Pathology: hydatid cyst

The excised hydatid cysts shown here are a beautiful example of a parasitic (tapeworm!) infection with Echinococcus sp.  Although the liver is the most common organ involved, hydatid cysts can be found in the lungs, muscle, brain and kidneys.  A cyst in the liver < 5 cm should not cause symptoms. 

Liver involvement may be reflected in an elevated bilirubin or alkaline phosphatase level. Leukocytosis may suggest infection of the cyst. Eosinophilia is present in 25% of all persons who are infected, while hypogammaglobinemia is present in 30%.  A positive Echinococcal antibody is not specific for the disease, and a confirmatory antibody test can be sent to the CDC (Center for Disease Control) to make a firmer diagnosis when there is still concern.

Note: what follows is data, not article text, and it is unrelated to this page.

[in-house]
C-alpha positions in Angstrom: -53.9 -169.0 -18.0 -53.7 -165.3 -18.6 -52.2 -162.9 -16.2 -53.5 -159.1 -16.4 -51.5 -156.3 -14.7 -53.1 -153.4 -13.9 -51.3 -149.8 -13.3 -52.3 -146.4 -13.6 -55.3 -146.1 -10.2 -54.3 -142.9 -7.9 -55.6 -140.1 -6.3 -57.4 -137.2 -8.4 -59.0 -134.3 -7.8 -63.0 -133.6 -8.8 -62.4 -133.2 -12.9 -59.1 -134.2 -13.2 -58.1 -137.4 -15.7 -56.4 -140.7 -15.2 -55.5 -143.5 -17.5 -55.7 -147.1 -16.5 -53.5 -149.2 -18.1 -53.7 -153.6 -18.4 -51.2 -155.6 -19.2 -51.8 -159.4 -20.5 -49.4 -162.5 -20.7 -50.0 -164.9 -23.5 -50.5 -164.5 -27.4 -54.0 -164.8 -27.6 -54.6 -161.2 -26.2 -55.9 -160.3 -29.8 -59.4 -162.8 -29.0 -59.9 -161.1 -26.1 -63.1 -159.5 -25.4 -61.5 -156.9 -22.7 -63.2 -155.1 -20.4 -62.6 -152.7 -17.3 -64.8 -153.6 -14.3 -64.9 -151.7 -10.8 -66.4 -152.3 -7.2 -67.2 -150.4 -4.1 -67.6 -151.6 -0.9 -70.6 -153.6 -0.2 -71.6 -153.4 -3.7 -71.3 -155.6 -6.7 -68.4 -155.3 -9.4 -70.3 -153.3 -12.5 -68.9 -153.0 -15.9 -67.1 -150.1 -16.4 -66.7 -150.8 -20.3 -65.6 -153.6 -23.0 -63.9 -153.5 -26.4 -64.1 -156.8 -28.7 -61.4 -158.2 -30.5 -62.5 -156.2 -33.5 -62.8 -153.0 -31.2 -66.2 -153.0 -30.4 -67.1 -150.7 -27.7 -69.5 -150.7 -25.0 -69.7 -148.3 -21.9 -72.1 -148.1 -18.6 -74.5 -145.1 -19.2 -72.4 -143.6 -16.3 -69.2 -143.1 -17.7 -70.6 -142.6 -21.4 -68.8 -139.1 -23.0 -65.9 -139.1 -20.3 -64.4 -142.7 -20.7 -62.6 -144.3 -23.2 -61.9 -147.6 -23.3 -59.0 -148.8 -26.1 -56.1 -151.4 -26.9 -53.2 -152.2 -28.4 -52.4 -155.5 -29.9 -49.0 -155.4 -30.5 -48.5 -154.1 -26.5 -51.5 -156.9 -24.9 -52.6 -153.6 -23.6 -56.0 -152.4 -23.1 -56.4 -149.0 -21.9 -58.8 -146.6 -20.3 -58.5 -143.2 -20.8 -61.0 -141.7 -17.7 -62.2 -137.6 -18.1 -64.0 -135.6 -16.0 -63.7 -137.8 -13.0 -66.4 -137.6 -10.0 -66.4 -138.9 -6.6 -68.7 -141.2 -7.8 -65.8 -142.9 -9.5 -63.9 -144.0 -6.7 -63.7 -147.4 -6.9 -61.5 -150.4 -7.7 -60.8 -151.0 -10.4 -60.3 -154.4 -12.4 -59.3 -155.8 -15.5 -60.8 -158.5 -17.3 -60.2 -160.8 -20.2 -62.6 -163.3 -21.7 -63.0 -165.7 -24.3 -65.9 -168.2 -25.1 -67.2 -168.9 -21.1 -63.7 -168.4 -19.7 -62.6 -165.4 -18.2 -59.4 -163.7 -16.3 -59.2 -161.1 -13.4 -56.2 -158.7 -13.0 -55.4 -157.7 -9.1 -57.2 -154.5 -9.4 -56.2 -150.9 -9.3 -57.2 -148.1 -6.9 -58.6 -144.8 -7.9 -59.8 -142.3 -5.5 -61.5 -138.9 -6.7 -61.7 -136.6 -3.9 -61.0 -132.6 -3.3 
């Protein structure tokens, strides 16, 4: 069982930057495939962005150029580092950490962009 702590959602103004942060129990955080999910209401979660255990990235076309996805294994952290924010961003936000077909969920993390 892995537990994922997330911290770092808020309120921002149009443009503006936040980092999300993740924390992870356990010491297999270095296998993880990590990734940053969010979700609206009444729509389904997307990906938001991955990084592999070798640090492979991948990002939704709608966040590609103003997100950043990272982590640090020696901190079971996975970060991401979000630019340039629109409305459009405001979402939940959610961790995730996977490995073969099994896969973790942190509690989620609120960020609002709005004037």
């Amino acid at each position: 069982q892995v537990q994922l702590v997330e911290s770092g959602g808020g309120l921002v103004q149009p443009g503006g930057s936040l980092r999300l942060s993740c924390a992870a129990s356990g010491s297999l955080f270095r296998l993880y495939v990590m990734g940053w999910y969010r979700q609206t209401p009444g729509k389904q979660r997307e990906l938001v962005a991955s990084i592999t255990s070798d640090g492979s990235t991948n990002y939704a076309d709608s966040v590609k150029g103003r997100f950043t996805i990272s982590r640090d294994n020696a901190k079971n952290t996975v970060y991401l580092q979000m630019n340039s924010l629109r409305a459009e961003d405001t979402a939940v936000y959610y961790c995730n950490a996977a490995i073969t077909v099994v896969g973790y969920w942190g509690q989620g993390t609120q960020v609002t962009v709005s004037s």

If treatment is indicated, albendazole, mebendazole or praziquantel has been used in the past.  Treatment may last several months.  Surgical excision, as in the case above, is another option.  Aspiration is a less-palatable option; the risk of leakage and anaphylaxis is a major concern.

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